Tag:Combine
Posted on: April 8, 2009 3:34 pm
 

RB Wells, DE Orakpo Going Oppsite Directions

 

 With only 2 1/2 weeks until the draft, two of this classes' biggest names are going in opposite directions -- and their stock fluctuation could prove to be one of the real stories of the draft.

Anyone who has watched Beanie Wells throughout his career with the Buckeyes knows of his talent. Physically-speaking, he is clearly the best RB in this class, though questions about his consistency and toughness have caused many (including me) to rank Georgia's Knowshon Moreno as this year's best back.Wells, frankly, was disappointing even before the mysterious leg injury that robbed him of his effectiveness last season.

Scouts diligently reviewing Well's 2007 film, however, see a different back. A Larry Johnson, perhaps even Adrian Peterson-like combination of size and power. I've taken some angry comments from Packers' fans due to my projecting Wells to Green Bay in my latest mock draft. Certainly the team has other, greater needs, but there are many teams within the top ten considering Wells. His physical tools are just so great that some team, scouts tell me, is likely to pull the trigger earlier than most are anticipating.

On the flipside, Texas defensive end Brian Orakpo seems to be slipping down boards. I've spoken to scouts who operate for teams using the 4-3 and 3-4 alignments and each club is souring on the Longhorn pass-rusher. The more film teams do on Orakpo, the more they are left wondering if he is explosive and persistent enough to consistently generate a pass rush against NFL left tackles or, for that matter, agile enough to drop back into coverage. Orakpo's imposing build is impressive to look at, but belies his career-long struggles with durability, as well; another element that scouts are mentioning as a reason he could slip out of the top ten -- and perhaps considerably farther than that.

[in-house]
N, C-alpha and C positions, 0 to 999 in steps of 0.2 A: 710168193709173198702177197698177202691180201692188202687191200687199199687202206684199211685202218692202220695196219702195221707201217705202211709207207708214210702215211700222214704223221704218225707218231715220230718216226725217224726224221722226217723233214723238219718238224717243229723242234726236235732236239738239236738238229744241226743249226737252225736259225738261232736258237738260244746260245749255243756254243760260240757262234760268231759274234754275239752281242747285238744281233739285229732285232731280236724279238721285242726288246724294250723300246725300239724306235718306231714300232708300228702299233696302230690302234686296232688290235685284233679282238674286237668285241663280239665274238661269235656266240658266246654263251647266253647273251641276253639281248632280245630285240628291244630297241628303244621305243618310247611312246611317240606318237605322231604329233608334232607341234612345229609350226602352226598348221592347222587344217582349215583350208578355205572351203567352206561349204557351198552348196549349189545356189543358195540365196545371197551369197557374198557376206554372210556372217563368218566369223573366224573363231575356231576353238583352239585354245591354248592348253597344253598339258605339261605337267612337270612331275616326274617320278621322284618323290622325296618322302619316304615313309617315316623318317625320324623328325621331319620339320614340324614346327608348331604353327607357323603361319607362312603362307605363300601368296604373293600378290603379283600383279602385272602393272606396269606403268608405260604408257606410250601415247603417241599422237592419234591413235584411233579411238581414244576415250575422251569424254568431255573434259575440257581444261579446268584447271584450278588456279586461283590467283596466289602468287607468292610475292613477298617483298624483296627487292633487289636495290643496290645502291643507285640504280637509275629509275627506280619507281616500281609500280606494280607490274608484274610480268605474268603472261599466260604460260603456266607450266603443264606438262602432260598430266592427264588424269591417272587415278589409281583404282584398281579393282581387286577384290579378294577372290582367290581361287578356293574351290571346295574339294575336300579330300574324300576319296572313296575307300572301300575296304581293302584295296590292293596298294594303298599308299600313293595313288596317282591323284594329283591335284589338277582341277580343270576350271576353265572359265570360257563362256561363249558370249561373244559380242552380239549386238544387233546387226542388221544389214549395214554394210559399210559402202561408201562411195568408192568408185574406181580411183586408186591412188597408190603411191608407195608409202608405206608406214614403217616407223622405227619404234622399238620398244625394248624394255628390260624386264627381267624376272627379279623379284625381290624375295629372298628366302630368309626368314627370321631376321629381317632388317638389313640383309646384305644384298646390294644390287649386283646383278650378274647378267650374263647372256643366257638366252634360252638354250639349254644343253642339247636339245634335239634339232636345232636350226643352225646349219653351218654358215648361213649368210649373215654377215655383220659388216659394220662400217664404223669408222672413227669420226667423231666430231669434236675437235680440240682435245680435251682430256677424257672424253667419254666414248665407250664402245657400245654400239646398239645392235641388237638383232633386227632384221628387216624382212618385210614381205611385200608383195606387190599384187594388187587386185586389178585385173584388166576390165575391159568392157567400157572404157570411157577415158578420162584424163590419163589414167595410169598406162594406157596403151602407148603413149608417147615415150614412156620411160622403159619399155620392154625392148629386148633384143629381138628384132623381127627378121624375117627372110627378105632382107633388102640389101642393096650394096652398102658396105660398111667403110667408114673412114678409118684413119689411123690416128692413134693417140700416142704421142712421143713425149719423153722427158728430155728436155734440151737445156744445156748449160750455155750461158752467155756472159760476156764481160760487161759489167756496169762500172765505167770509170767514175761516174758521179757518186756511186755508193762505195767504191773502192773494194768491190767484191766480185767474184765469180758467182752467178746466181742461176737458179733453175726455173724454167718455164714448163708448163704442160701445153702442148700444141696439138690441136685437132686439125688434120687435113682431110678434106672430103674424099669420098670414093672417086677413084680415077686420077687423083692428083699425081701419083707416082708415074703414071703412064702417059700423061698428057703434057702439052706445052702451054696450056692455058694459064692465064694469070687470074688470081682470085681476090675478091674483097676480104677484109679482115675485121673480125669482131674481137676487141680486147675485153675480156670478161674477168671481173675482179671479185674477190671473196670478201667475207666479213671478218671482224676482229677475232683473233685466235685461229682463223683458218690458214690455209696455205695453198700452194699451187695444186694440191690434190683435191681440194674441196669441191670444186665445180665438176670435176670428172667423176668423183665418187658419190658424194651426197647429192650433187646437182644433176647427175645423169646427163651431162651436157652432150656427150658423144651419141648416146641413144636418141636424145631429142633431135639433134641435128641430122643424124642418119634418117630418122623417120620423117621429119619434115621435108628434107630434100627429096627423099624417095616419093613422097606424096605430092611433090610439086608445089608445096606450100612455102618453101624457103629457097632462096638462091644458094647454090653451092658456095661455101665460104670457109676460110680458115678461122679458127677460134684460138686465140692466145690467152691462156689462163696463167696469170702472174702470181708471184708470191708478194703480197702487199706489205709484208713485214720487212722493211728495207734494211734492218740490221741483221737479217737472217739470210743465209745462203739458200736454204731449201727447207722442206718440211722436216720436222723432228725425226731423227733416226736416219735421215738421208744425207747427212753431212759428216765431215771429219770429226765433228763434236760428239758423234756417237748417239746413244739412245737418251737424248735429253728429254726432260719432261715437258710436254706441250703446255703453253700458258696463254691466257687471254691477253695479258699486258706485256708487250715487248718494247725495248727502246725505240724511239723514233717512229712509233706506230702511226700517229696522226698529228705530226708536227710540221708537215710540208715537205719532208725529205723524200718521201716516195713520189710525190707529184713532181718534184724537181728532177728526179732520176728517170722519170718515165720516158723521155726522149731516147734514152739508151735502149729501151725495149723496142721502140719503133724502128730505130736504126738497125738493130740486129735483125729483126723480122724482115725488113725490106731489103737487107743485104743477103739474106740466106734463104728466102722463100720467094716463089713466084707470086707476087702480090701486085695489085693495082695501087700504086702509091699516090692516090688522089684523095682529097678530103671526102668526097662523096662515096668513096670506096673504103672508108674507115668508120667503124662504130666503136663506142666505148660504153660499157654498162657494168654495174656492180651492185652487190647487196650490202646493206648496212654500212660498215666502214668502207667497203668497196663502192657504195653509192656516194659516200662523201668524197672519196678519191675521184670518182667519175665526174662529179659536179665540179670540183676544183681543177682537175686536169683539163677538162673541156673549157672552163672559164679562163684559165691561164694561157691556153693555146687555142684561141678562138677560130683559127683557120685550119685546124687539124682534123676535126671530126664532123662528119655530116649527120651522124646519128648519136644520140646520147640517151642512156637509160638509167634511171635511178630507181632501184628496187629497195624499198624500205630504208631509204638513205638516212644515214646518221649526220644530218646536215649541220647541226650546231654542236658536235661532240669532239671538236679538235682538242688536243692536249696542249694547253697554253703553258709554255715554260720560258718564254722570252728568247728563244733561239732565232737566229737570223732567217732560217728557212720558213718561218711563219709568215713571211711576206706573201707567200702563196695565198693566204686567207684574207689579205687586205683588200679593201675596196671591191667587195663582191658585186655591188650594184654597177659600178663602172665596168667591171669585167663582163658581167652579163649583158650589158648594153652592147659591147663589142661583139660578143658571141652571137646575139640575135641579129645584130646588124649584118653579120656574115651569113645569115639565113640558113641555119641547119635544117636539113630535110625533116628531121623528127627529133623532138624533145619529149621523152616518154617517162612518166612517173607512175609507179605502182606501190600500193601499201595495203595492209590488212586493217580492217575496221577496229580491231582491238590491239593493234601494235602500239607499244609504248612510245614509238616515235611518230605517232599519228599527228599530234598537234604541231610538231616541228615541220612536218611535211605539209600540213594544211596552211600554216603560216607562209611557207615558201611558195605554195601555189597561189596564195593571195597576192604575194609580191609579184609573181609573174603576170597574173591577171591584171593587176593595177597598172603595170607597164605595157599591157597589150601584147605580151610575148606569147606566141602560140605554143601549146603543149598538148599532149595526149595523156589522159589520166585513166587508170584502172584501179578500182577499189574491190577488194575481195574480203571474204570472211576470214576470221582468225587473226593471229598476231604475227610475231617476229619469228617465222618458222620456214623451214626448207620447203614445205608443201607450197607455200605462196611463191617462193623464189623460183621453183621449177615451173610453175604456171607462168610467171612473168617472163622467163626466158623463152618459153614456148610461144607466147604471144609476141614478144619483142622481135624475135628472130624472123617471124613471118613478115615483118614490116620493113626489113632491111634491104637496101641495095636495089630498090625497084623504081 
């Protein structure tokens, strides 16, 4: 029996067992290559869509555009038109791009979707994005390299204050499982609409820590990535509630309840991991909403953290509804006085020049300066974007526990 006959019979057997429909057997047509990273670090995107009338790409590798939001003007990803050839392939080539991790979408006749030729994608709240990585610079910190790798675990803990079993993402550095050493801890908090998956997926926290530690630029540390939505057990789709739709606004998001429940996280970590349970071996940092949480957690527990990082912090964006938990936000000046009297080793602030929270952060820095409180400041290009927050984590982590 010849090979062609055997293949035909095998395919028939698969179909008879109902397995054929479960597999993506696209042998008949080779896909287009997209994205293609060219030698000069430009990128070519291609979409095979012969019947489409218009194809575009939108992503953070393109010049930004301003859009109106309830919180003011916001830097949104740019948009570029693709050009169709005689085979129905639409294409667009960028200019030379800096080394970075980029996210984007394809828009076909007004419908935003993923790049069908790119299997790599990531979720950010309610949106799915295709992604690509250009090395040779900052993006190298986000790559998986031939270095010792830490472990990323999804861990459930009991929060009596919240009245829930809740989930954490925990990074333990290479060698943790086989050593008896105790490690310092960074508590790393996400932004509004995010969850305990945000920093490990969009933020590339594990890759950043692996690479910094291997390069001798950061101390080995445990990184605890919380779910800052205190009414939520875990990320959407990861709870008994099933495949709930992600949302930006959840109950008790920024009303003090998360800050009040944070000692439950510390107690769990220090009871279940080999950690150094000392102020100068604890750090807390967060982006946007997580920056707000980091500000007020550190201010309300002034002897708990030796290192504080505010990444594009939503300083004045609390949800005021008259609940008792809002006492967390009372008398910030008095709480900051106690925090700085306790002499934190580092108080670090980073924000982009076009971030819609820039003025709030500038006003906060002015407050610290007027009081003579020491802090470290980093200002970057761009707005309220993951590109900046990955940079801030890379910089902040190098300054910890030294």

Posted on: April 6, 2009 2:18 pm
 

Easy Solution to Drug Testing Fiasco

 

 Over the past week much of the media attention surrounding the prospects in the 2009 NFL draft have centered upon reports of failed drug tests taken at the Combine. The reports mentioned several players by name, including a handful of prospects generally considered first round talents. The reports prompted a release from the league, itself, which included the following excerpt:

“Neither the 32 clubs nor the league office know the results of drug or steroid tests taken at the 2009 Combine. The independent medical advisors who administer the tests have notified in writing those players  and only those players  who  tested positive at the Combine. Unfortunately, rumors about draft eligible  players, including rumors about test results, begin to circulate every year at this time. Many of these rumors are circulated for self-serving reasons and they are terribly unfair to the players and their families.”

Like the athletic test results from the Combine, once the official drug and steroid tests are released to teams, it will only be a matter of time before stories seep out. The league has done some things to assure that the story never breaks. The results are only provided to the highest ranking officials and there is a potential $500,000.00 penalty the league could impose if the source is exposed.

The league can do more to tighten the gaps that result in these "self-serving" and "terribly unfair" rumors, however, by no longer allowing the independent medical advisors, who administer the tests, to contact those players who test positive.

Players, upon receiving a letter that they tested positive, typically alert their agent. Often, the agent then calls the teams to alert them that that one of their clients tested positive and to schedule another test. By being proactive with the teams, the agent is attempting damage control.